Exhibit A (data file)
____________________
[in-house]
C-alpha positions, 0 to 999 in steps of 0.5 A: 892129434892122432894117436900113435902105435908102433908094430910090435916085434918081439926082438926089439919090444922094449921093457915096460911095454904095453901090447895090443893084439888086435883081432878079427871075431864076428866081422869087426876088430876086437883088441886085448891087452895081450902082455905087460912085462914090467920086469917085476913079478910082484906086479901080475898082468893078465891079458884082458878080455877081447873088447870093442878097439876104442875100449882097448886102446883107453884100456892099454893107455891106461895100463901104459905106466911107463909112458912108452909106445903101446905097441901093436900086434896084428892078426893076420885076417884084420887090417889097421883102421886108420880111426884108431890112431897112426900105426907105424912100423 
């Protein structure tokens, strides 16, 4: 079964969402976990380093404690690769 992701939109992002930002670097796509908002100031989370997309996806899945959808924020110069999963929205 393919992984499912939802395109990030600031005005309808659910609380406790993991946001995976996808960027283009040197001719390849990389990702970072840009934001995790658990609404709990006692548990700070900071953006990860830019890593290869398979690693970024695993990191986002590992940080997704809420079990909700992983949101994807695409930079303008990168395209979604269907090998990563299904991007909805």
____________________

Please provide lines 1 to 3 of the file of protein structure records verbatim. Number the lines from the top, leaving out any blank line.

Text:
[in-house]
C-alpha positions, 0 to 999 in steps of 0.5 A: 892129434892122432894117436900113435902105435908102433908094430910090435916085434918081439926082438926089439919090444922094449921093457915096460911095454904095453901090447895090443893084439888086435883081432878079427871075431864076428866081422869087426876088430876086437883088441886085448891087452895081450902082455905087460912085462914090467920086469917085476913079478910082484906086479901080475898082468893078465891079458884082458878080455877081447873088447870093442878097439876104442875100449882097448886102446883107453884100456892099454893107455891106461895100463901104459905106466911107463909112458912108452909106445903101446905097441901093436900086434896084428892078426893076420885076417884084420887090417889097421883102421886108420880111426884108431890112431897112426900105426907105424912100423 
């Protein structure tokens, strides 16, 4: 079964969402976990380093404690690769 992701939109992002930002670097796509908002100031989370997309996806899945959808924020110069999963929205 393919992984499912939802395109990030600031005005309808659910609380406790993991946001995976996808960027283009040197001719390849990389990702970072840009934001995790658990609404709990006692548990700070900071953006990860830019890593290869398979690693970024695993990191986002590992940080997704809420079990909700992983949101994807695409930079303008990168395209979604269907090998990563299904991007909805």